It was decided to evaluate the C2 DPO Tactical working in/around vehicles, breaching facades, door entries, and other CQB activities. The natural point-ability of the Staccato C2 DPO Tactical was confirmed along with speed getting it into action. Recoil is minimized by Staccato’s Recoil Master spring assembly. This dual spring system is designed to last ten times longer than a typical single recoil spring and allow for the bulk of kinetic energy to be expended in the process of loading a new round from the magazine. The slide comes forward more gently and with a fraction of the force typical of a standard 12–18-pound single spring. This reduces the slide slamming forward and creating muzzle dip. The dual springs of the Recoil Master assembly dampen recoil, and more importantly muzzle flip, allowing the shooter to re-acquire aim when firing multiple shot strings. The C2 DPO’s slide seemed to reciprocate on ball bearings, moving smoothly with the sights tracking efficiently in between shots fired.
One of the most basic weapon concepts that has remained constant, or stagnant, depending on point of view, are handgun sights. Yes, modern open sights are more refined, but the basic form is the same—align the front post within the rear notch. This is now undergoing a change with the advent of installing red dot sights in lieu of the traditional iron open sights for everyday personal defense weapons, law enforcement, and military weapons.
Competition handguns have sported enhanced sights, albeit red dots or magnified optics, for decades now. Debate rages over equipment derived from competition for use in the tactical world. I think we can all accept that professional competition shooters are the highest skilled “pistoleers” in the world—after all that is what they do for a living: expend time and money on improving skill levels that most just cannot imagine. Reports of Tier 1 Special Operation units having world class competition shooters train them in running a handgun more efficiently and ruthlessly in CQB environments ends the argument in my opinion. The number of red dot handguns appearing in the hands of elite unit personnel further confirms the soundness of the red dot handgun approach.
A concern based on handling other red dot equipped handguns was being able to find the DeltaPoint Pro’s dot just as quickly as traditional iron sights, especially in quick/fast close-range affairs. The Leupold DeltaPoint Pro mounted to the Dawson Precision Optic System allows for co-witnessing of iron sights with the Leupold red dot. Point shooting with the Staccato C2 DPO Tactical is still very possible using the window on the DeltaPoint as a ghost ring – albeit a large ghost ring – if forced to react spontaneously to a threat. Users of the Staccato fitted with Leupold DeltaPoint Pro find that they no longer have to switch focus from the target to the sights. They can now do as nature intends for them to do–focus on the threat. Moreover, because the indexing of a red dot is far easier than front and rear sight alignment, they find they can take accurate shots beyond what was considered feasible. Hitting steel silhouette at 100 yards on the first shot is very possible with the Staccato C2 DPO Tactical, as well as running CQB drills at times that were considered impossible to achieve before. All simply because the red dot concept uses the eyes in a more natural manner.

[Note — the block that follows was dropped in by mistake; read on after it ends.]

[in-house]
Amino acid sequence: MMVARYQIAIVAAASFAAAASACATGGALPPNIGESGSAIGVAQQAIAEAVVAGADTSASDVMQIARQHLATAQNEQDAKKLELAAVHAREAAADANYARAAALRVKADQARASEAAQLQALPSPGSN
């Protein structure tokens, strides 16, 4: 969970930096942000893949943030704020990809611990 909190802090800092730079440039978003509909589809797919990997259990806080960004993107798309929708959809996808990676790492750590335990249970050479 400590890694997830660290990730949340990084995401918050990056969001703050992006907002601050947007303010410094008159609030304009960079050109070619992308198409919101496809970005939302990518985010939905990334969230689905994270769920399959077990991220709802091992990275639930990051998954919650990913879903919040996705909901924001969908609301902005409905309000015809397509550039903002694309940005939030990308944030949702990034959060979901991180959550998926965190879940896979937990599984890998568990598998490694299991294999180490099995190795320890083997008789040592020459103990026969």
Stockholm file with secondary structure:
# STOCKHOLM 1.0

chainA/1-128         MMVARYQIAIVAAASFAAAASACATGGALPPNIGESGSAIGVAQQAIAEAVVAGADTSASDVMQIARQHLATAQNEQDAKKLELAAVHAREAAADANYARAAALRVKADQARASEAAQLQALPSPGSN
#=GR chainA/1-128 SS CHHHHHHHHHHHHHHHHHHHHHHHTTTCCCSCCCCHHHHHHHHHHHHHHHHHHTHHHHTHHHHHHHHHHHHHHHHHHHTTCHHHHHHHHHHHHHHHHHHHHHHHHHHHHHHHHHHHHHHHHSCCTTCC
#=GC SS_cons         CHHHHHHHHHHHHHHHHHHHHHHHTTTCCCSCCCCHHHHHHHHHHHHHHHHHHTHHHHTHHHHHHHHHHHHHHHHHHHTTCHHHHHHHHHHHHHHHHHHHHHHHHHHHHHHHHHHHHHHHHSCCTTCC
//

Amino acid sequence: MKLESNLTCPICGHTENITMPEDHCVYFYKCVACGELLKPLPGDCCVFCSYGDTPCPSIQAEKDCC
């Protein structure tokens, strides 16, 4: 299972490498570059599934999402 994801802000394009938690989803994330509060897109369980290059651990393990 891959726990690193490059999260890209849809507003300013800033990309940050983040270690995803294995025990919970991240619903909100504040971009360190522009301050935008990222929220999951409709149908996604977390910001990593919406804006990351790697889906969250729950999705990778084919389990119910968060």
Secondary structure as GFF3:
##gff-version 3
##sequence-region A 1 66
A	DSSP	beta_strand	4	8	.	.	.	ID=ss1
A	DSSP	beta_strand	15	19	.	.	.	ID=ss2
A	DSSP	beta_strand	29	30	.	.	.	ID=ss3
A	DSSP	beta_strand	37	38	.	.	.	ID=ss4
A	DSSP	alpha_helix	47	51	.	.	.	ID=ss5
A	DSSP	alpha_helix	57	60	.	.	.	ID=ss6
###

CrossBreed Holsters proved an excellent resource for the Staccato C2 DPO Tactical. The CrossBreed SuperTuck IWB and DropSlide OWB proved their worth over months of constant carry with the Staccato C2 DPO Tactical. At times the Staccato seemed to disappear on your hip due to Crossbreed comfort. This is impressive considering the 30 plus ounce weight of a fully loaded C2 DPO Tactical.
What is it about the 100+-year-old 1911 design that keeps it so adored and desired by so many shooters for personal defense, tactical shooting, or competition? Surely more modern designs featuring higher capacity and new materials have eclipsed it. Don’t bet on it! Especially thanks to what Staccato is offering in the form of the C2 DPO Tactical. One thing is certain—Staccato is at the forefront of modernizing and adapting the 1911 into the forms not previously conceived.
A sidearm is an extremely personal weapon, albeit for duty or daily personal defense carry. A weapon like the Staccato C2 DPO Tactical is analogous to a medieval knight’s broadsword, or a samurai’s katana in terms of pride. They are intended to always be on your person, both due to their lethality, as well as warrior talisman. This type of weapon is intended to work when the world goes to hell. Just as with a sword, it takes lifelong training to achieve and maintain proficiency with a handgun. While more expensive than the typical polymer weapon, the Staccato C2 DPO Tactical is a top-of-the-line weapon intended to perform at a higher level than the standard handgun. The prevalence of polymer, striker fired weapons getting upgraded via aftermarket slides, triggers, springs, grip customization, etc., makes the cost of Staccato C2 DPO Tactical not so daunting.
With the C2 DPO Tactical you will feel as if you have reached the pinnacle of craftsmanship, design, reliability, and efficiency in the 1911 genre. While you cannot purchase proficiency, the Staccato C2 DPO Tactical certainly feels like a worthy enhancement to existing skill. You perform better with it in your hand versus other types of weapons. There is no better compliment than this.
SITES OF INTEREST
Specifications: Staccato C2 DPO Tactical
- Caliber: 9MM
- Barrel: 3.9 inches
- OA Length: 7.5 inches
- Weight: 25.7ounces (empty)
- Grips: Polymer
- Sights: Dawson Precision Optic system/Leupold DeltaPoint Pro with co-witnessing iron sights
- Action: Single Action
- Finish: DLC-Black
- Capacity: 16+1 (Three magazines arrive with Staccato C2 DPO C)
- MSRP: $2,299 (Dawson Precision Optic plate and Leupold DeltaPoint Pro not included)
This article first appeared in Small Arms Review V25N5 (May 2021)